Another irate parent:

I grew up in the early years of American girl. I loved that AG celebrated girlhood. Whether it comes to young girls through their interests in art, science, being tomboy or more girly- celebrate girlhood. I love that the book encourages to be yourself and positive body image. But what’s not okay is pushing hormonal blockers- and ways to go about it BEHIND parental guidance- to young girls averaging 4-10 years of age. And even for the older AG girls, they are going through an emotionally and physically confusing time with puberty. Don’t add to the confusion! Sexual conversations should not be pushed by children’s companies. Fight to protect child-like innocence!

A grandmother who says to American Girl: “We’re DONE!”:

How dare you as a company betray parents trust by promoting, even profiting, from pushing child mutilation and progressive trans agenda on innocent young girls! This grandmother is no longer buying what you’re selling.

One parent defended the gender identity section and gave the book a five-star rating:

This book contains 3 pages that discuss feelings of Gender Dysphoria. It is very matter of fact and suggests talking to an “adult you trust”. They do state if you don’t have an adult you trust then there are a list of organizations you can reach out to for help. None of those organizations are going to have the medical power to do anything to the child. But they will be able to offer support and hopefully keep a child from killing themselves. Anyone complaining about the book telling kids to go behind their parent’s backs is telling on themselves. Obviously they know they aren’t an adult their children can trust. There is no sexual grooming. The age above clearly states 10+, not 3. Maybe learn to do your own research instead of letting right wing tabloid news do it for you.

At Amazon, parents also chimed in with their disgust with American Girl’s promotion of puberty blockers.

The Daily Mail reported Wednesday that American Girl Doll’s Facebook page “has now been beset with negative comments.”

“One person wrote: ‘Your book is disgusting. It is child abuse,” the report observed, providing photos of the “Gender Joy” section of the book.

One page shared by The Daily Mail shows the author indoctrinates young girls in gender ideology by teaching:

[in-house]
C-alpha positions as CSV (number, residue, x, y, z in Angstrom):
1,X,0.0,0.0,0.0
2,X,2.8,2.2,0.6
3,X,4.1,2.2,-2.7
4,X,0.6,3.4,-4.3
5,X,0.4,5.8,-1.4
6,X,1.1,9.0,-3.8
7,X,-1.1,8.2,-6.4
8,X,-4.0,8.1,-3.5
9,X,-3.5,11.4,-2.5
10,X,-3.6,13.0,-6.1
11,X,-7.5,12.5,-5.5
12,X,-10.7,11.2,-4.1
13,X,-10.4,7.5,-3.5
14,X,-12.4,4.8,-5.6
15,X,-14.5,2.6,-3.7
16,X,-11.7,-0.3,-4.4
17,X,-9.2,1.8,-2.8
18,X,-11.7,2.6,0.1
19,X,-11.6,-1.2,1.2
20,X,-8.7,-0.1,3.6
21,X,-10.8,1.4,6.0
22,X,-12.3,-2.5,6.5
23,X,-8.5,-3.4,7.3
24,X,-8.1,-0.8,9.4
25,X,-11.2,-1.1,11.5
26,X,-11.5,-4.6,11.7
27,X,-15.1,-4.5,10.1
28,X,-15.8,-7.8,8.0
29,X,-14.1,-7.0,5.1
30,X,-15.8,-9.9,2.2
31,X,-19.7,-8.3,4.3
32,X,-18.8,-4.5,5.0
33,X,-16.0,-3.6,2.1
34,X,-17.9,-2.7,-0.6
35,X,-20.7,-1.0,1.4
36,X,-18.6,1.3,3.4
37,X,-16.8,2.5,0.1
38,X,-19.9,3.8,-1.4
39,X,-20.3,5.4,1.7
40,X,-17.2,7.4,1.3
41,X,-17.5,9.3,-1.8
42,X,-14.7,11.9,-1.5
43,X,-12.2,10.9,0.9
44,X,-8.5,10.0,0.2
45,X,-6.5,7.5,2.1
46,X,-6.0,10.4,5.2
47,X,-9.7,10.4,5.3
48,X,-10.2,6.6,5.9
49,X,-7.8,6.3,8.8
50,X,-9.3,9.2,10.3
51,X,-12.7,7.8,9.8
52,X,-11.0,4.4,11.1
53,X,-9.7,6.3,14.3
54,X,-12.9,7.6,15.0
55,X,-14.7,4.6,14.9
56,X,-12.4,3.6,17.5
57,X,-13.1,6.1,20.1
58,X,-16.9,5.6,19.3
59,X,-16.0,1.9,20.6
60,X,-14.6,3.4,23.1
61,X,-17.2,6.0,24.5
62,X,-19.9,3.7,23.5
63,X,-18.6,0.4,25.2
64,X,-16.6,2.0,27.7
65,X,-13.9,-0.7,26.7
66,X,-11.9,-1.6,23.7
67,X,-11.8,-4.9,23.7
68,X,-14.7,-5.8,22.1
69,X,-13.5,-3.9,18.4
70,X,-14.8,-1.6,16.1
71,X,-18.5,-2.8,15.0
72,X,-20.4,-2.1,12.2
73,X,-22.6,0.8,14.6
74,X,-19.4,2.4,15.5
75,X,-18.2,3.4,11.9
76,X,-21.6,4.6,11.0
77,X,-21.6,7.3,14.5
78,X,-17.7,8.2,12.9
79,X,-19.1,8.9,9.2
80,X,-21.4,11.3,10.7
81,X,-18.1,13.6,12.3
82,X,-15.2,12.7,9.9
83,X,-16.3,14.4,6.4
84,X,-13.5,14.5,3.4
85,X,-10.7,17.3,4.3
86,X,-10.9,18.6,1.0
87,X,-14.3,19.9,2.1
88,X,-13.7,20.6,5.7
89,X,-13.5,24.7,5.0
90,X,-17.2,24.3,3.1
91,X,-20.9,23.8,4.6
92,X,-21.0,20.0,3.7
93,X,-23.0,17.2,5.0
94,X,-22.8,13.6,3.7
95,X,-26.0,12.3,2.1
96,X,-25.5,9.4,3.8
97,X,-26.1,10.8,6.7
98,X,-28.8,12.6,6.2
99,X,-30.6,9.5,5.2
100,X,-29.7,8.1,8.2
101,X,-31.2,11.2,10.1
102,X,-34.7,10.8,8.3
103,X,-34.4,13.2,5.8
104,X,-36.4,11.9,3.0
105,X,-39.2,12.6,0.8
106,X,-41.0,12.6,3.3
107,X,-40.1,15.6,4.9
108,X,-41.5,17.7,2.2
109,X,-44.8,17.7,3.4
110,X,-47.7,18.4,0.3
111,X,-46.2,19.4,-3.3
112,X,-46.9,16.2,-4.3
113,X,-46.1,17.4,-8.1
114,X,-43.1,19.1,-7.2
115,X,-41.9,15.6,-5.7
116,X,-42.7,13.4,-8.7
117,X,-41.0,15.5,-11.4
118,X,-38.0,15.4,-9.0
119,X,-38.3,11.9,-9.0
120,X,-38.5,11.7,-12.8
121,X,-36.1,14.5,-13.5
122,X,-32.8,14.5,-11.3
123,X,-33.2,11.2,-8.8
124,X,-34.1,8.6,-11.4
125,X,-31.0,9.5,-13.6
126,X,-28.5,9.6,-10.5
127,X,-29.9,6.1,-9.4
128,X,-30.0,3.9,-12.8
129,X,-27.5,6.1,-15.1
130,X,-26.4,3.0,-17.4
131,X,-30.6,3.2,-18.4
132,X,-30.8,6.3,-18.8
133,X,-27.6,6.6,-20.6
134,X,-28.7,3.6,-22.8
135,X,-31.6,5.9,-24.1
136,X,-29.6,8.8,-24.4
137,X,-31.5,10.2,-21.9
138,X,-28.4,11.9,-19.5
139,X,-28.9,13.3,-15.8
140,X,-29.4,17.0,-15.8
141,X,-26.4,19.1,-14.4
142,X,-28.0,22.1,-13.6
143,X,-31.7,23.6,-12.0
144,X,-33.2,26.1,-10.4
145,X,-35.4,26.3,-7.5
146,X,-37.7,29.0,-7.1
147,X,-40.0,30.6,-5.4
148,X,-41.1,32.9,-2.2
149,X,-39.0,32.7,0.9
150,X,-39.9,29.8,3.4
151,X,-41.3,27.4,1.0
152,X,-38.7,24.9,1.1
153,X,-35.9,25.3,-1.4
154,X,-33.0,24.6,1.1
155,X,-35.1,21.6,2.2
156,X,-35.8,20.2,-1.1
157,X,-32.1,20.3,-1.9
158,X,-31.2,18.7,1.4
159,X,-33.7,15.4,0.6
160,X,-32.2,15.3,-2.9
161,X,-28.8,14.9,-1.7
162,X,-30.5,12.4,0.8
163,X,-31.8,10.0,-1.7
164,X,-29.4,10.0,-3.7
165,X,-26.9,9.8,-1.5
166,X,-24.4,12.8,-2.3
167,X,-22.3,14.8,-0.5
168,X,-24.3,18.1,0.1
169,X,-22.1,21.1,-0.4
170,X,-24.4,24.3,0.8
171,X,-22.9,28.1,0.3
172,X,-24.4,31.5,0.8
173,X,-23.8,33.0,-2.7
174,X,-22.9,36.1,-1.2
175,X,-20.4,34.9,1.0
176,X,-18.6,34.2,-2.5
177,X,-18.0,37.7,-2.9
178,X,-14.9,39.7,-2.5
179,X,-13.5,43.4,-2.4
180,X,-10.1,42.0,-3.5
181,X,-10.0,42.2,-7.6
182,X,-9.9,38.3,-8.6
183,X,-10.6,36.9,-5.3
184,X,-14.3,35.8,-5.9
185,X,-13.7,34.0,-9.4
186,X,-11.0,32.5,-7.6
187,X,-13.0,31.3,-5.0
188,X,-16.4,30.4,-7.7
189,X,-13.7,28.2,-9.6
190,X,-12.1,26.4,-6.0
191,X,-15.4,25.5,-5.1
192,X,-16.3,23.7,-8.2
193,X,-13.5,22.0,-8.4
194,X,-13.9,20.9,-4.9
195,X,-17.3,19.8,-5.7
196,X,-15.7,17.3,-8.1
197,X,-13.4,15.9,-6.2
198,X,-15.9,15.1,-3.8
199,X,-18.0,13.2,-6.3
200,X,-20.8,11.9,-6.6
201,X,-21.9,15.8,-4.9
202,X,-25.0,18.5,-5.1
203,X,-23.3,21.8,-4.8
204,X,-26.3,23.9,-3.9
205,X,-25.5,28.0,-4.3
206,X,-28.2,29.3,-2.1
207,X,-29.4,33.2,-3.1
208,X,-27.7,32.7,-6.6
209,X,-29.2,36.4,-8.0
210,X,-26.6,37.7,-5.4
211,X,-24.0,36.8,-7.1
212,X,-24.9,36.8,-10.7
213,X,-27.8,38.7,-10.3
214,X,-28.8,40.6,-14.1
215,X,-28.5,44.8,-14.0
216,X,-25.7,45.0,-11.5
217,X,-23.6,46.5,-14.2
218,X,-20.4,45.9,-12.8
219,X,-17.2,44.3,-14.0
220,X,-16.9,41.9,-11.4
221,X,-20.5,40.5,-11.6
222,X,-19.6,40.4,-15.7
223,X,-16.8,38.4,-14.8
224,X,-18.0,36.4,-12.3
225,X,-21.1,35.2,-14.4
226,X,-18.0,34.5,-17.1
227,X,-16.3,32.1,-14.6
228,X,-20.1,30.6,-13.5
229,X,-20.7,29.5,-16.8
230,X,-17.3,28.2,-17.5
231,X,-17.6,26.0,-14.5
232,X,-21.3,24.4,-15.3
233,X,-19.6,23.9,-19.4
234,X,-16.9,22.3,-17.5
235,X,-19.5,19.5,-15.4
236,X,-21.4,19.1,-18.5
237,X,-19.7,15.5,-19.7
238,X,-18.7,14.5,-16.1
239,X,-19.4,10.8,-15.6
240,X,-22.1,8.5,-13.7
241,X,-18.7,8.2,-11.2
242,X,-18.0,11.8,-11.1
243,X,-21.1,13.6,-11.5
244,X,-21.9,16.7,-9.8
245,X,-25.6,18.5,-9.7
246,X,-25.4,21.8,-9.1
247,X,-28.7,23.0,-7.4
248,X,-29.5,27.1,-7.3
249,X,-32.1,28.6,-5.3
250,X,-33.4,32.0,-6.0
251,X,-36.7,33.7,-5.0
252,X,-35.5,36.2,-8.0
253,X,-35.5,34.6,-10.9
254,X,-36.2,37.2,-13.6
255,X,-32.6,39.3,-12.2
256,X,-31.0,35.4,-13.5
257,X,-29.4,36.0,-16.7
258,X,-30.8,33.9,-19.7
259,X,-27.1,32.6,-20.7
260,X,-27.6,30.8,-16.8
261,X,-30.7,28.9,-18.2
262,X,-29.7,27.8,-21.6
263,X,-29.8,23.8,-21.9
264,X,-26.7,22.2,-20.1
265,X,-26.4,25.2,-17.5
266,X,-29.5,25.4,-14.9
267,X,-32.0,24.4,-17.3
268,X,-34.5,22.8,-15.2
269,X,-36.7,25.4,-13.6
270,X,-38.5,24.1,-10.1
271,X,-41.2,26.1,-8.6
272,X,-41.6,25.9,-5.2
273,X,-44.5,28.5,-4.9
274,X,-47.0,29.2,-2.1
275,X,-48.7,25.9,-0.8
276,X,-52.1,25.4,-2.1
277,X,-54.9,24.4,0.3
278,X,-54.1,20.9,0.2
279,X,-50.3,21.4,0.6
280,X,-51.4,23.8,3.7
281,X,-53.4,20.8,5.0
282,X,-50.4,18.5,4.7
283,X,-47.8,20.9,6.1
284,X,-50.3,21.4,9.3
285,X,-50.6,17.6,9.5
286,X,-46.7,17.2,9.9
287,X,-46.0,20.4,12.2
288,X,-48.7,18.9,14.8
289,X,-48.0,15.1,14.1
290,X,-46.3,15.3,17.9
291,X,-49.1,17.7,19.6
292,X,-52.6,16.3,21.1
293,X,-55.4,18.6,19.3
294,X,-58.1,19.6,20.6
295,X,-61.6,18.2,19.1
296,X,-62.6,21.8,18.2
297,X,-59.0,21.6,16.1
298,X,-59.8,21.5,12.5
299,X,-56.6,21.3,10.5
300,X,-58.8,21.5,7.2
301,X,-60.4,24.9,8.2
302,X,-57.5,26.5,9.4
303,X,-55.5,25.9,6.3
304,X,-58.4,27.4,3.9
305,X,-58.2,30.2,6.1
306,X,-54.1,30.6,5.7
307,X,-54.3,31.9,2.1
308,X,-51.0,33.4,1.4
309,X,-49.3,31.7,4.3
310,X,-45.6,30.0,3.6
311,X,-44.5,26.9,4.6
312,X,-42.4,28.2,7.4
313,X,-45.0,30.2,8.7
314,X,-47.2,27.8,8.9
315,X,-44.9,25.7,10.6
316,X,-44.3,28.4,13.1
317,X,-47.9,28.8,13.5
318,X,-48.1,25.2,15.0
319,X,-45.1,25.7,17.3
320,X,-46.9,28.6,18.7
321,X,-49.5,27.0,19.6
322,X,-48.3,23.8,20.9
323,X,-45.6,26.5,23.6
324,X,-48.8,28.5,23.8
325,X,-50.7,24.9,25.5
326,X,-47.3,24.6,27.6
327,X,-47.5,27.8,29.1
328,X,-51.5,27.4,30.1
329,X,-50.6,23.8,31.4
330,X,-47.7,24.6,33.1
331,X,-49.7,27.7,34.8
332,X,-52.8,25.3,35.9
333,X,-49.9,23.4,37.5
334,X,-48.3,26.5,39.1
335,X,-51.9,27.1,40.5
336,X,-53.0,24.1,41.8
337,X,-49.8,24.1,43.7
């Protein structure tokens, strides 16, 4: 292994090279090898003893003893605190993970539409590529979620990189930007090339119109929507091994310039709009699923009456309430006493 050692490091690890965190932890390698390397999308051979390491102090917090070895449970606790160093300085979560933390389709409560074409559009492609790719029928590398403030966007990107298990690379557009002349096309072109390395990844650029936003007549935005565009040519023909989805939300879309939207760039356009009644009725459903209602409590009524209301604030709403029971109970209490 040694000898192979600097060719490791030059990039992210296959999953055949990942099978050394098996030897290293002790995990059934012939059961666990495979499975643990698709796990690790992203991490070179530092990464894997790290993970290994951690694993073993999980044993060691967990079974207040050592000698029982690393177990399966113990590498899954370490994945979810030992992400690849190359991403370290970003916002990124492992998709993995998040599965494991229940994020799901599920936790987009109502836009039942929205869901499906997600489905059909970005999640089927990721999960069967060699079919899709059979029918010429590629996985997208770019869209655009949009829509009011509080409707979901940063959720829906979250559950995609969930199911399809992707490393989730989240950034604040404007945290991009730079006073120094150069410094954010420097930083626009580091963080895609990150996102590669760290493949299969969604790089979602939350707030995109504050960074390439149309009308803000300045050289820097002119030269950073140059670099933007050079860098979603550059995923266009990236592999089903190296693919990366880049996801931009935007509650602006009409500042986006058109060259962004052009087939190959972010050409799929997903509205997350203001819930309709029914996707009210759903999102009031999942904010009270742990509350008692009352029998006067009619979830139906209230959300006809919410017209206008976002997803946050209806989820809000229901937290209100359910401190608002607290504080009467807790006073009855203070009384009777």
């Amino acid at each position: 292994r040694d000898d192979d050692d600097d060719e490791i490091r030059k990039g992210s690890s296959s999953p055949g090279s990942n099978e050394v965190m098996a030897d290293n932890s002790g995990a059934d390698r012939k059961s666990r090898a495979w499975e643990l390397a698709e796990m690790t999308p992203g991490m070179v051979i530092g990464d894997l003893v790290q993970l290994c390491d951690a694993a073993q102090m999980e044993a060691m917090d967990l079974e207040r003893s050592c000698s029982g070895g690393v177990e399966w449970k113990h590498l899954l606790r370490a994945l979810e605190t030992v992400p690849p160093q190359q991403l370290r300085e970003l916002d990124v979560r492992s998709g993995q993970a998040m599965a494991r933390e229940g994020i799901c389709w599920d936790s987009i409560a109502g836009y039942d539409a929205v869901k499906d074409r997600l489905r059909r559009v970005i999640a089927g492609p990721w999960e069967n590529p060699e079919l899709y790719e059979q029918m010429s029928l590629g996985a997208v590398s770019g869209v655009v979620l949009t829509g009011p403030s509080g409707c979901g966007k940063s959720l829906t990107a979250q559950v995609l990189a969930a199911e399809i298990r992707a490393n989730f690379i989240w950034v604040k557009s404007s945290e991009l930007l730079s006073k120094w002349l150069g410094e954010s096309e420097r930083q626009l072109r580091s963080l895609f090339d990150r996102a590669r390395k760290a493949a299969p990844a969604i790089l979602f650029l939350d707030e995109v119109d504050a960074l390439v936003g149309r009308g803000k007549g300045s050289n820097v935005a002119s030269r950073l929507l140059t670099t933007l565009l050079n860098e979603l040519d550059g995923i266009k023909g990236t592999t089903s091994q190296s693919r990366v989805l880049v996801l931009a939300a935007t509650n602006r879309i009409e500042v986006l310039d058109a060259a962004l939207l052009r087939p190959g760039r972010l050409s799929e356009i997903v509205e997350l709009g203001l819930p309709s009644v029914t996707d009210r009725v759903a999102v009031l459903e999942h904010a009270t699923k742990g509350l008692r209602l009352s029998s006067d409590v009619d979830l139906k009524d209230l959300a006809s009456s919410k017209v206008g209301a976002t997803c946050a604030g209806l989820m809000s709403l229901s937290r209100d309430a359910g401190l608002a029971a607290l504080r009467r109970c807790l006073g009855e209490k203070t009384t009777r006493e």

While gender expression is what you show on the outside, gender identity is how you feel on the inside – a girl, a boy, or someone who doesn’t quite fit into either category. When a baby is born, a doctor looks at the baby’s body parts to assign its sex – whether the baby is female or male. Most kids grow up feeling comfortable in the sex the doctor assigned. This kind of person is cisgender. (Say it sis-jen-dur.) But for some, that assigned sex doesn’t match who they know they are inside. A kid who was assigned as male might know herself to be a girl inside, for example. Someone whose gender is different than the sex they were assigned at birth is transgender. Some people don’t feel like a girl or a boy inside – which is totally OK! People in this group are usually called nonbinary and might use a pronoun like they instead of he or she.

American Girl, whose parent company is Mattel, writes about its author Hammond, who reportedly has a master’s degree in children’s literature, that she is “especially interested in improving diversity in the children’s publishing industry.”

“Besides books, her favorite things are trees, rainbows, and dairy-free ice cream,” the bio states. “She lives in Madison, Wisconsin with her partner and two mischievous cats.”

Hammond also authored an American Girl book titled Love the Earth, which focused on climate change.

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Susan Berry, PhD, is national education editor at The Star News Network. Email tips to [email protected].
Photo “Body Image” by American Girl. Background Photo “Child and Doctor” by Pavel Danilyuk.